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Supporting SMEs Q3 2022

Solutions for small businesses to help the economy grow

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Michelle Ovens CBE

Founder, Small Business Britain

Small businesses in the UK are a major part of the economy, but they need more practical support in this tough landscape.


Many headlines show small businesses struggling in this economic climate. There are no easy solutions, but there should be greater recognition of the massive opportunity bubbling away in our small business ecosystem.

Small businesses make up 99% of UK business and are at the heart of our country’s recovery. They have long needed greater support and encouragement to achieve their potential which is especially true with mounting economic challenges.

Shifting focus on small business ideas for success

The very smallest businesses — sole traders and microbusinesses, which total around 5.3 million — have particularly ripe potential to be unlocked for Great Britain and are rarely given focus.

Skills need to be part of this focus. Entrepreneurs start businesses because they have great ideas and understanding in specialist areas, but they rarely have all the skills needed to scale from the outset.

Small businesses make up 99% of UK business and are at the heart of our country’s recovery.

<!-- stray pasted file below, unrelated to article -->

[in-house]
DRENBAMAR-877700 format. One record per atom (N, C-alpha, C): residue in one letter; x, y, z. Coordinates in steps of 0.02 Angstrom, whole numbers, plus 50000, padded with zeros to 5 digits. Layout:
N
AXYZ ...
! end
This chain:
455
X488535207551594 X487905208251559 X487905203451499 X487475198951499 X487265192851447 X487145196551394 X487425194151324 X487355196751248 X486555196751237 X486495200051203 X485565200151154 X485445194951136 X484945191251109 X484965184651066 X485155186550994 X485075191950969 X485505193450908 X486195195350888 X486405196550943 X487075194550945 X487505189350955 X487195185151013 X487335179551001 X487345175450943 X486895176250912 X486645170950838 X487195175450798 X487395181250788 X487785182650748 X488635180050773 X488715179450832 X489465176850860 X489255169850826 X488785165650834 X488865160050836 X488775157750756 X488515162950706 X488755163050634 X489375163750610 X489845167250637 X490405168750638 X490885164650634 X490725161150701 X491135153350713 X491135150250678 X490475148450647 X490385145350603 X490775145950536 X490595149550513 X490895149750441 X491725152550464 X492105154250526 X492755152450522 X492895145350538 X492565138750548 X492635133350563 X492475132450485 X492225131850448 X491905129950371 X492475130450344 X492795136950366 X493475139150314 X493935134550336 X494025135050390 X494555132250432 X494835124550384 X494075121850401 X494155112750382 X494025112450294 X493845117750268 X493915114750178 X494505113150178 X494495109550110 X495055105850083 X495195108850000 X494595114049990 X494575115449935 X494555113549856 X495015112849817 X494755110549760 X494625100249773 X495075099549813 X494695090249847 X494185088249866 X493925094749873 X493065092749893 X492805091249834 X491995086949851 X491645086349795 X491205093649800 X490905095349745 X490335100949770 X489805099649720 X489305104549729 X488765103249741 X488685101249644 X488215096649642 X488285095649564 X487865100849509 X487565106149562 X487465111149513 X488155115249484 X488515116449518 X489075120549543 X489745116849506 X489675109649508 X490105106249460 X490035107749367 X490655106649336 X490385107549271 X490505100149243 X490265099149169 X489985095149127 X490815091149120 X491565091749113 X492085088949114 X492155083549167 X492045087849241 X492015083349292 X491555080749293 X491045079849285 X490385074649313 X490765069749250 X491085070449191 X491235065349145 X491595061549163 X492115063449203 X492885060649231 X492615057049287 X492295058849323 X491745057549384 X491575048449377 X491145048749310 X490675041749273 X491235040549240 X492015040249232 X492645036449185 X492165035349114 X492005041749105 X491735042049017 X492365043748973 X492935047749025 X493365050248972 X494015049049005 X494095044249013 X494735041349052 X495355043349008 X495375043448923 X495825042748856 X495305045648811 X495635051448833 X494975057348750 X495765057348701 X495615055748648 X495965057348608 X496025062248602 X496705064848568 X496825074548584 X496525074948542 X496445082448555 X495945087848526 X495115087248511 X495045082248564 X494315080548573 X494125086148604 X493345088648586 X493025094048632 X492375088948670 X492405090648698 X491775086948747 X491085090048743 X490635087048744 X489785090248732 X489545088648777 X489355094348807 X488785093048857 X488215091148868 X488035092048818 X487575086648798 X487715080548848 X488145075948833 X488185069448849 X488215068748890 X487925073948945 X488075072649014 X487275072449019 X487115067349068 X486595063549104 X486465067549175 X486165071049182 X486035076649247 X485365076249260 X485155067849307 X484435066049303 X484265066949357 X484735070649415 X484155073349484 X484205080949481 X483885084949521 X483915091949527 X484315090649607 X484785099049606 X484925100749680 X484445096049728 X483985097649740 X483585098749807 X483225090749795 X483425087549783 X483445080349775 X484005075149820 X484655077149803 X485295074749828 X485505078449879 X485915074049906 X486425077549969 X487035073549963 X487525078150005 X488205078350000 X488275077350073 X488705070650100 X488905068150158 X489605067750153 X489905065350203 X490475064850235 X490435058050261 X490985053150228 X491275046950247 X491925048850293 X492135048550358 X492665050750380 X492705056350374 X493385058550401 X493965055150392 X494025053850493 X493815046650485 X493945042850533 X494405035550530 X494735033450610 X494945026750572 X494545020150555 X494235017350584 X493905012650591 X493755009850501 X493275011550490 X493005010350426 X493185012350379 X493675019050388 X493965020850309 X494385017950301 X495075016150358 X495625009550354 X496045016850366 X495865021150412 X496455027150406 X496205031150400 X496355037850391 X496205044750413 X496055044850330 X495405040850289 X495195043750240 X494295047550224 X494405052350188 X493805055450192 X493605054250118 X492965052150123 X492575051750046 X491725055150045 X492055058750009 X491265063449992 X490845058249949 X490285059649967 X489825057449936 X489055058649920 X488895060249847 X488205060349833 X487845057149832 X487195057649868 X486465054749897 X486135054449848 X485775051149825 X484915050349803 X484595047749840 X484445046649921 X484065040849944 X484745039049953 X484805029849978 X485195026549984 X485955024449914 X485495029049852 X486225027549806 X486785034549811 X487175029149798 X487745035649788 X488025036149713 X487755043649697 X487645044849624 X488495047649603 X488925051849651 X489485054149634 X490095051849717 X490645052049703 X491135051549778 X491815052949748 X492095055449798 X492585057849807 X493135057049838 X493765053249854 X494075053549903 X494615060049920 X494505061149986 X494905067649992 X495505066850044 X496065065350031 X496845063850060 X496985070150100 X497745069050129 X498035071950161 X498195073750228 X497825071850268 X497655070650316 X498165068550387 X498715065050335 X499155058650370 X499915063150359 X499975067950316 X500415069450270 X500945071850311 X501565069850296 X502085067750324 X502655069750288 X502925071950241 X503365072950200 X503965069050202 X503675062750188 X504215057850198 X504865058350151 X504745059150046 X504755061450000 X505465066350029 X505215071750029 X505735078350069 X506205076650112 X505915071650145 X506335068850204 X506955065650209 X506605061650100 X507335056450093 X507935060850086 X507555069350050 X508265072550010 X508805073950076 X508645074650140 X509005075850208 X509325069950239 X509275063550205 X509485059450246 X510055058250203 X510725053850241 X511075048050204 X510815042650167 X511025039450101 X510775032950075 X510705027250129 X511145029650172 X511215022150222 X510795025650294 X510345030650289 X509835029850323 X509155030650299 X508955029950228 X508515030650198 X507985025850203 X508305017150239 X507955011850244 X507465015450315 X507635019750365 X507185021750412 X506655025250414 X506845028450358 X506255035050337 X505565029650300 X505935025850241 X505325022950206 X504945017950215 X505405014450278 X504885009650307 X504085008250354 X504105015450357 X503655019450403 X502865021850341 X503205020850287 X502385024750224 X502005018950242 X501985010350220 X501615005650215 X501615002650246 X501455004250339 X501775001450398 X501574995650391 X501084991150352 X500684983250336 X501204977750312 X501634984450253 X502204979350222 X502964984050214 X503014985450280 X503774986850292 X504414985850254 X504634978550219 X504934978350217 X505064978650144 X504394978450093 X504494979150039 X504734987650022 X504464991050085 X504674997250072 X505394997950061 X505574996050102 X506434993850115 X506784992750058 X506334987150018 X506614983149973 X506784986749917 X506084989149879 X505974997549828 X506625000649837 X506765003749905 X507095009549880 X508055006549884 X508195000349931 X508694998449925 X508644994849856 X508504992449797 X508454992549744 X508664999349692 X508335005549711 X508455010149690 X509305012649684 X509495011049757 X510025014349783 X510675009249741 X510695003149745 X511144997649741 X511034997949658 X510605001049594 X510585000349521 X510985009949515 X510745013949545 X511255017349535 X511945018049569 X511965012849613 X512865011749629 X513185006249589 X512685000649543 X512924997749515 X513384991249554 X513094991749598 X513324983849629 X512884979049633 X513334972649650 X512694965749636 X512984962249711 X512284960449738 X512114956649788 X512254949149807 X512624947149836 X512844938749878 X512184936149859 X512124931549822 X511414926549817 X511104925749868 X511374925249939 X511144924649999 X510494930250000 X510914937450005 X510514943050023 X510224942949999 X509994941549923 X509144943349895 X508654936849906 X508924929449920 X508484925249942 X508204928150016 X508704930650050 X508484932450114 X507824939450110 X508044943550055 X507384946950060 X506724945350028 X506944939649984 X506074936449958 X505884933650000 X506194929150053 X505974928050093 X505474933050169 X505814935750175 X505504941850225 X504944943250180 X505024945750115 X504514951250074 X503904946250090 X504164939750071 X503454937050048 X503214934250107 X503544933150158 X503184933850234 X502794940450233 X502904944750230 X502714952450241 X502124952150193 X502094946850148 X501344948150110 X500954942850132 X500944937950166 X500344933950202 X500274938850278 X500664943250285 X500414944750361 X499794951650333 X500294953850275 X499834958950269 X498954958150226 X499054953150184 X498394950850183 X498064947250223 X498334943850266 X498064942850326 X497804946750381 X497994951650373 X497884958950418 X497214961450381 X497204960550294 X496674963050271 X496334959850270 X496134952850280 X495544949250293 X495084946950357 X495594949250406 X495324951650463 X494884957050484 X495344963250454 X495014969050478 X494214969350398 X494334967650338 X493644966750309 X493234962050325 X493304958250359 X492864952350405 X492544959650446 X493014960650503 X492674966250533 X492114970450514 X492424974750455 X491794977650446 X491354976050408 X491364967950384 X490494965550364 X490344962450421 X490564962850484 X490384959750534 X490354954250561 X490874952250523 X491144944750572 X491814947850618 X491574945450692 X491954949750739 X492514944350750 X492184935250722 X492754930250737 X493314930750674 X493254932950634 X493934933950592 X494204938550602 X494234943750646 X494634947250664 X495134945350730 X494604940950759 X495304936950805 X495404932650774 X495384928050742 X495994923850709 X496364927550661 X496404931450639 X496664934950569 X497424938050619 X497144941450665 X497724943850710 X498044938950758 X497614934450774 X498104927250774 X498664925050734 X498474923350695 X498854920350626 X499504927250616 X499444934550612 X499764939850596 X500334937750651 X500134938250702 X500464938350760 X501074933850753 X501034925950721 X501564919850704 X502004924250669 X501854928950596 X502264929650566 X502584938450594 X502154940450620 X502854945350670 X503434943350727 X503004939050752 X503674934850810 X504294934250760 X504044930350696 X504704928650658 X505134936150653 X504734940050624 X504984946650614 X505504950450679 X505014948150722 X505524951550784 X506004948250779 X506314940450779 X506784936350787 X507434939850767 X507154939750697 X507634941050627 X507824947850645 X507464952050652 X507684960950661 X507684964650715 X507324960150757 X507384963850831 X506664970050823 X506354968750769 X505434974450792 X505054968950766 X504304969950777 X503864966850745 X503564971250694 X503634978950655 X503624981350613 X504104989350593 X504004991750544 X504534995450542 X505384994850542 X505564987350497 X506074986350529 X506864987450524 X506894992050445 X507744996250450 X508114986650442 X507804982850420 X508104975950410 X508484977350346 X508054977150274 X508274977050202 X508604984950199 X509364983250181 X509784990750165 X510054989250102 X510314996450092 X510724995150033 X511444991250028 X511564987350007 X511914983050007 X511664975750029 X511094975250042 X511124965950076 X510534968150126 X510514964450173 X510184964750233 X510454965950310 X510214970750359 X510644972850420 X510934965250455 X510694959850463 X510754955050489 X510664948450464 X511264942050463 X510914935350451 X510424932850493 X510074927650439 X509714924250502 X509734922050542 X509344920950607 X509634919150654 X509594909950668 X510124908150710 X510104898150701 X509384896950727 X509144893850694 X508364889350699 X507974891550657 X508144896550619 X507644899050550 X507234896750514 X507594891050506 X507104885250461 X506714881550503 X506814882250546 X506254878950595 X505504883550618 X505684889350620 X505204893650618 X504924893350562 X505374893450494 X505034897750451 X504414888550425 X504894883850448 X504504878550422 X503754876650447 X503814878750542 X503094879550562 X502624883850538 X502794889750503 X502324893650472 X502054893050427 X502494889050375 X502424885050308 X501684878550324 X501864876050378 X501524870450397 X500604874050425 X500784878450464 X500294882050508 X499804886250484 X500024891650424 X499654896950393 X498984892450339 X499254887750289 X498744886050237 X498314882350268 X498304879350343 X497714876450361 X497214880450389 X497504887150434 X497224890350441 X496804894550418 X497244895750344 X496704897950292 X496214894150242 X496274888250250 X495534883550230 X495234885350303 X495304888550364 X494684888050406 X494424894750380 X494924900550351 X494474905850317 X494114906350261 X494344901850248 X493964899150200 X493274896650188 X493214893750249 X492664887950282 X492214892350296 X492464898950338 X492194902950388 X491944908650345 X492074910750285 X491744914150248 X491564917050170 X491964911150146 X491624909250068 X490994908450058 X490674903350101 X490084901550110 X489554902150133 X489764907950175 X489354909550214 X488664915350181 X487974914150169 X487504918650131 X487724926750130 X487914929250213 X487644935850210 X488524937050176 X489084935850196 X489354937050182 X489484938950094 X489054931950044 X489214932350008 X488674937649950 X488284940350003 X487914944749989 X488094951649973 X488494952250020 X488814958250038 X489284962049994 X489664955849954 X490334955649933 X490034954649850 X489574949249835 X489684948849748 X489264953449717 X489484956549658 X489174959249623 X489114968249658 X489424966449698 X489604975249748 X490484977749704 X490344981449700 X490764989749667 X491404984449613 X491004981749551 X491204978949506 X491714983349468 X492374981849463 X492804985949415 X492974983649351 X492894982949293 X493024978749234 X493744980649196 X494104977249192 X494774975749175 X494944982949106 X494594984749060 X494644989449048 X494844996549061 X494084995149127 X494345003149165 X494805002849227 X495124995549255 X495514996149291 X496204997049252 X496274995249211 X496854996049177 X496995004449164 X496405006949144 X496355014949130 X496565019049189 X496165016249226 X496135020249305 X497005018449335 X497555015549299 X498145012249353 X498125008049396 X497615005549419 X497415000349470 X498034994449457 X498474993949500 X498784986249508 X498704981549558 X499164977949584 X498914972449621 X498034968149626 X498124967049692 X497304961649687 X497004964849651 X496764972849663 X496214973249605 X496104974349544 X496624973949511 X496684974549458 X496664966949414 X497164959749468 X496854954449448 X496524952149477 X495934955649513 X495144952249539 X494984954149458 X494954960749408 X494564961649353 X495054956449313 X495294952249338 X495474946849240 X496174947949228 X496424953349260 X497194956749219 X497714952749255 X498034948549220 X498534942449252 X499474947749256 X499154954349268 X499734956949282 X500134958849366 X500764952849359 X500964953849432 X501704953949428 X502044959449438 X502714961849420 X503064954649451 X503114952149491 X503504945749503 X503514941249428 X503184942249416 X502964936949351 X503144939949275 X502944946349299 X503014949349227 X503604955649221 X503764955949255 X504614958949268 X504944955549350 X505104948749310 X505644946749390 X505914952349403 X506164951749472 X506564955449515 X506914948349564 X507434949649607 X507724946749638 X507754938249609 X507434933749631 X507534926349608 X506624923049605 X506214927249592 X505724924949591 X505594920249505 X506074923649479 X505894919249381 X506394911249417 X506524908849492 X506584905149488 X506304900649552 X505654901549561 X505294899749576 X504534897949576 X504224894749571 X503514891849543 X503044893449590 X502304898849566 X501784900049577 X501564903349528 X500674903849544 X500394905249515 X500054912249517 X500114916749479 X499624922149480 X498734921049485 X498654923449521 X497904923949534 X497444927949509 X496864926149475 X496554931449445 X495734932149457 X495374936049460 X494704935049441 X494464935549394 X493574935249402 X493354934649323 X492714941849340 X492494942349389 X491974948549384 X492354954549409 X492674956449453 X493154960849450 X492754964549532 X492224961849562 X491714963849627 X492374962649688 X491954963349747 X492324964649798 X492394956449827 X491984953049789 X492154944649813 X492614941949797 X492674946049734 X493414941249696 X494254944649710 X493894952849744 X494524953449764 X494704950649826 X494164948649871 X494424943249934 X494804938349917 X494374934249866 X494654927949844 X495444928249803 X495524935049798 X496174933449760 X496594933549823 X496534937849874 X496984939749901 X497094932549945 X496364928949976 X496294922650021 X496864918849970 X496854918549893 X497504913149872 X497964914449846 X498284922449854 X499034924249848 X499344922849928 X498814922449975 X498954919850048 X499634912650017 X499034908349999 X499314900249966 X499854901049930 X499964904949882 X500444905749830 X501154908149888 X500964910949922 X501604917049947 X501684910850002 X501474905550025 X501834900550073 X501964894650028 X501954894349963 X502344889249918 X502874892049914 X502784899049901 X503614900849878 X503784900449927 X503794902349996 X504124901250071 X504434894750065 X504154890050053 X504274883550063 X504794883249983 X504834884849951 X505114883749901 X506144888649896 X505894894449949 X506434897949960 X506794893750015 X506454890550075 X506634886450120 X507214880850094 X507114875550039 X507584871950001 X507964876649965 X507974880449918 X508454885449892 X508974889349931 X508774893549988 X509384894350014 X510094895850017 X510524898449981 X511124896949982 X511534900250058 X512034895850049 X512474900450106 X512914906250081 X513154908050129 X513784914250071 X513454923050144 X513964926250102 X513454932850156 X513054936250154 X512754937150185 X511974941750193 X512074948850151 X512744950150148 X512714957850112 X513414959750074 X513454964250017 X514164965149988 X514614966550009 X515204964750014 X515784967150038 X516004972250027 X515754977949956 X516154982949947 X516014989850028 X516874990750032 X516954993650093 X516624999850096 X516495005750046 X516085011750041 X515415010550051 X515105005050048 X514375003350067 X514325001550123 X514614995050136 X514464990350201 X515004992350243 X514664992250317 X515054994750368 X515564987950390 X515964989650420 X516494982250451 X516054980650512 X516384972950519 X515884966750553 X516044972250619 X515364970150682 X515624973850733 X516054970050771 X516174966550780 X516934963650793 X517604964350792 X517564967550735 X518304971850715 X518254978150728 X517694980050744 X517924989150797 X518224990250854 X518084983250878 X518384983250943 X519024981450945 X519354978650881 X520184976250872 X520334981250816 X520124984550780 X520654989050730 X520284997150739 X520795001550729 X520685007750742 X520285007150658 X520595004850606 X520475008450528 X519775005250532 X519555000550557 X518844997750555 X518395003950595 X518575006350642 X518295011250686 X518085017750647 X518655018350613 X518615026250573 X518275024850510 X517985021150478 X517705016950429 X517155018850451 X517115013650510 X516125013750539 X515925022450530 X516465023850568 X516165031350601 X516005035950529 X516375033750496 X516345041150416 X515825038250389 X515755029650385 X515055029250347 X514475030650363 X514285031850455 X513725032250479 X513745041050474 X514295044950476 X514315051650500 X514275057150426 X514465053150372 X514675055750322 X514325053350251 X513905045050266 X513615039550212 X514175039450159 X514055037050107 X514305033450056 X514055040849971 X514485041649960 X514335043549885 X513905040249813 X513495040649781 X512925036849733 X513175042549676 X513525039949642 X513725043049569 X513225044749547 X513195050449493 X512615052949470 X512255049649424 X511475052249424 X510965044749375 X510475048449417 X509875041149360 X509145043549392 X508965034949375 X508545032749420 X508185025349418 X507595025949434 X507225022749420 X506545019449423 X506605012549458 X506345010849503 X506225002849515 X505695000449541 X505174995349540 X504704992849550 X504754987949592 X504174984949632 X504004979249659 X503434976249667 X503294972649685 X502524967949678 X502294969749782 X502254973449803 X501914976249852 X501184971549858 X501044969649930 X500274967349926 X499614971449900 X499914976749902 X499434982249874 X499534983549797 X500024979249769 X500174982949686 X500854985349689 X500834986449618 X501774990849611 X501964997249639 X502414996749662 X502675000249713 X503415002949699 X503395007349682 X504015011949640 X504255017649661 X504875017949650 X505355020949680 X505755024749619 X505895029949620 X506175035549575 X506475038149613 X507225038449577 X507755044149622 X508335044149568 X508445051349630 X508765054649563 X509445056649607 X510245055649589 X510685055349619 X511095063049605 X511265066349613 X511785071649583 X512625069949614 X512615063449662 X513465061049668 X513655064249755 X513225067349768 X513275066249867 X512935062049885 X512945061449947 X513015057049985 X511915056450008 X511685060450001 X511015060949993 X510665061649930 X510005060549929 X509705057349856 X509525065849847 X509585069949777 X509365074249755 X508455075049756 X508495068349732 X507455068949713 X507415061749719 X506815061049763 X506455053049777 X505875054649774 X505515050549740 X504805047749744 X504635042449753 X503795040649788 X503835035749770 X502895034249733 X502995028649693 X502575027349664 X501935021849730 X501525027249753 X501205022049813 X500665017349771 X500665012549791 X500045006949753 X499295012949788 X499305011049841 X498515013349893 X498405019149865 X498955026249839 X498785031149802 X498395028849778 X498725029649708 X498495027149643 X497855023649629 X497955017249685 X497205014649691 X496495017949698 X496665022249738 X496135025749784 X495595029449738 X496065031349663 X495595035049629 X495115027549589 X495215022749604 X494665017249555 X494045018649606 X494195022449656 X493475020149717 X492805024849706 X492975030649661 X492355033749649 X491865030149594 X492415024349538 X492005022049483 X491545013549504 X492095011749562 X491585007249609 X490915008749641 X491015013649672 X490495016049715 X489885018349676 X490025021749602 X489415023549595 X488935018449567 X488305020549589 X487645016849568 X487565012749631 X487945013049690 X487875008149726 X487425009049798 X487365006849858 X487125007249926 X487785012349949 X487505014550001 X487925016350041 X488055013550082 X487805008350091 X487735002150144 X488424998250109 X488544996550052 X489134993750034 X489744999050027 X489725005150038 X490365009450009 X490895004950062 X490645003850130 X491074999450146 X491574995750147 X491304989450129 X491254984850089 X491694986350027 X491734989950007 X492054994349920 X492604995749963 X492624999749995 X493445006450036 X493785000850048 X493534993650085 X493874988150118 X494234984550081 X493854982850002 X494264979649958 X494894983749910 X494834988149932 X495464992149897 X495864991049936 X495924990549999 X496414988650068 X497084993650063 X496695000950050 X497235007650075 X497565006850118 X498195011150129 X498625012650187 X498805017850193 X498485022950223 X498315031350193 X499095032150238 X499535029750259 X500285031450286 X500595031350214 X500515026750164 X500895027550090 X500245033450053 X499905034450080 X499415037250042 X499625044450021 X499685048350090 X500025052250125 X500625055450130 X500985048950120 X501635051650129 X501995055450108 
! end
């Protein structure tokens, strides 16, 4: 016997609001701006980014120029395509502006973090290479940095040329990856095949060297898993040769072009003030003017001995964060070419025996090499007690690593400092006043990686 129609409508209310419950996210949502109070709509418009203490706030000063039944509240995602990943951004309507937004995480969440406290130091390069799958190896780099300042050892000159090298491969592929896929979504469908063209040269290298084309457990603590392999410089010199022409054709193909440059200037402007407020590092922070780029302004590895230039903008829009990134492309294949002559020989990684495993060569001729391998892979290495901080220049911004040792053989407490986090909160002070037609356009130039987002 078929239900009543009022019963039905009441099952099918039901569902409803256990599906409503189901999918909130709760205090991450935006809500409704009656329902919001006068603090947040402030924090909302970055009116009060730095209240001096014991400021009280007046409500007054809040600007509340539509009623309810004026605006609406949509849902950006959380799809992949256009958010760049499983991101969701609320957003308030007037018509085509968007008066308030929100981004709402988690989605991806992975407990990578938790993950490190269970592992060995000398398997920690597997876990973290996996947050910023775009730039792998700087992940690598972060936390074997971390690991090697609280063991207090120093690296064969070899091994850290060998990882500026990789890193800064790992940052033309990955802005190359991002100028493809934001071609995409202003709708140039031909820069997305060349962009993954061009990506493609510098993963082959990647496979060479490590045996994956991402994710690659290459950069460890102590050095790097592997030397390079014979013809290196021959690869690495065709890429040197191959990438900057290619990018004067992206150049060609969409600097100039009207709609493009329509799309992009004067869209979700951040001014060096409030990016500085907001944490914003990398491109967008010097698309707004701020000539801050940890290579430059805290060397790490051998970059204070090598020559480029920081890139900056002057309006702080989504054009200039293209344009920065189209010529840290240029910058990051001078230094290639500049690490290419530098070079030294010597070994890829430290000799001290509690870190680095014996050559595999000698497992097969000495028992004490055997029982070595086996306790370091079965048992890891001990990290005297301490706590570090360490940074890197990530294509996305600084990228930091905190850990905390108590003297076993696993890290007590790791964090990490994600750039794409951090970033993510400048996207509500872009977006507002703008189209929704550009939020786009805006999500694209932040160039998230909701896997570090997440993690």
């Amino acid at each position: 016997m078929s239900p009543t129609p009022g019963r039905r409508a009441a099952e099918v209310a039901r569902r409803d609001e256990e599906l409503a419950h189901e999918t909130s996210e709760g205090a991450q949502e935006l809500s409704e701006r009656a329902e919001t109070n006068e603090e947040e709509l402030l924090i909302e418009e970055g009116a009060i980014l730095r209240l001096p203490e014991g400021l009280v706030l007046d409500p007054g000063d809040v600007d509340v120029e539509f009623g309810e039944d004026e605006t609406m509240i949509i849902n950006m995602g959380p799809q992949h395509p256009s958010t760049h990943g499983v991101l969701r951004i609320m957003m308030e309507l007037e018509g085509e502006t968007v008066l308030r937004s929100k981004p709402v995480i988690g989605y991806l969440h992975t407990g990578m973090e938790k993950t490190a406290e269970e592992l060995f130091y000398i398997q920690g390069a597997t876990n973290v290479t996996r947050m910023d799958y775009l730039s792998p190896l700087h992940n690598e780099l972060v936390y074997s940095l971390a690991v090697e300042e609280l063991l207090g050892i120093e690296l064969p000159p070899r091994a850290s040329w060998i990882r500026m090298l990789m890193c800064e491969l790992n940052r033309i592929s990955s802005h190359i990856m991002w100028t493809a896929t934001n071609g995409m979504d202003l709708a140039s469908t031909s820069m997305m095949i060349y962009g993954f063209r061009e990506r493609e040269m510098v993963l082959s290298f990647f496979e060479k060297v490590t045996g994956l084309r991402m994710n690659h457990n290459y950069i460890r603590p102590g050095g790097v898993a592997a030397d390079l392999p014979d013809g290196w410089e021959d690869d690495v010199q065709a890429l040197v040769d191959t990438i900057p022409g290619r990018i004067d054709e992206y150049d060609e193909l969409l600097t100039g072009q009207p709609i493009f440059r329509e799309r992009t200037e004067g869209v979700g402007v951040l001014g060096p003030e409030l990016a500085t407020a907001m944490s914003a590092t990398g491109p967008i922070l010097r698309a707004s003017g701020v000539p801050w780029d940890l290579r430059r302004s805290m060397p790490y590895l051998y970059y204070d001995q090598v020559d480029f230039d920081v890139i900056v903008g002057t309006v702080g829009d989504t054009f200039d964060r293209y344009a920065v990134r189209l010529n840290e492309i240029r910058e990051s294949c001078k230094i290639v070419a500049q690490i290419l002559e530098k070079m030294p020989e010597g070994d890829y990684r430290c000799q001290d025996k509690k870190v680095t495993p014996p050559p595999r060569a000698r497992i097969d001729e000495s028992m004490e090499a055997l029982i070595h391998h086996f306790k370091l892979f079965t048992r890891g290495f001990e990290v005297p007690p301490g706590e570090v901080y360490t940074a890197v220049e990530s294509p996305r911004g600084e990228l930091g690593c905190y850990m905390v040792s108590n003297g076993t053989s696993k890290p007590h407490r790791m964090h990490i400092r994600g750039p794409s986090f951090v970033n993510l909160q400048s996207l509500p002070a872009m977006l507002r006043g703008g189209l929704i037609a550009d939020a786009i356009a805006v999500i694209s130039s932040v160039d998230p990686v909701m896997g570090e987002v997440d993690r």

Available programmes committed to helping business owners

The Government-backed ‘Help to Grow’ programmes seek to address this by offering business owners the mentoring, tools, and training to develop their understanding and supercharge their growth.

As many firms as possible need to be accessing Help to Grow. To explore ways of expanding the numbers of businesses taking part, we’re piloting a new, online-only version of the Help to Grow: Management programme with Oxford Brookes Business School, funded by Lloyds Bank Academy.

But there also needs to be similar support designed for the tiniest of businesses which are not always eligible for broader programmes. These businesses — being at earlier phases of the entrepreneurial journey – require different skills and tools compared to larger businesses.

Ensuring microbusinesses are not left out

Sole traders often struggle to take time out of running their businesses due to limited time and resources. They need support that is flexible, free, and focused on the everyday challenges they face to grow.

For our part, Small Business Britain has launched the ‘Small and Mighty Enterprise Programme’ — a free, six-week online course offering expert guidance, peer-to-peer support, and mentoring. It is intended to fit around existing work commitments and offer inclusive learning for microbusinesses.

We need more ideas and solutions like this. The private and public sectors need to come together to drive economic recovery by focusing on how to nurture skills and inspire growth. This is undoubtedly harder to do in tough times, but it is important now more than ever.

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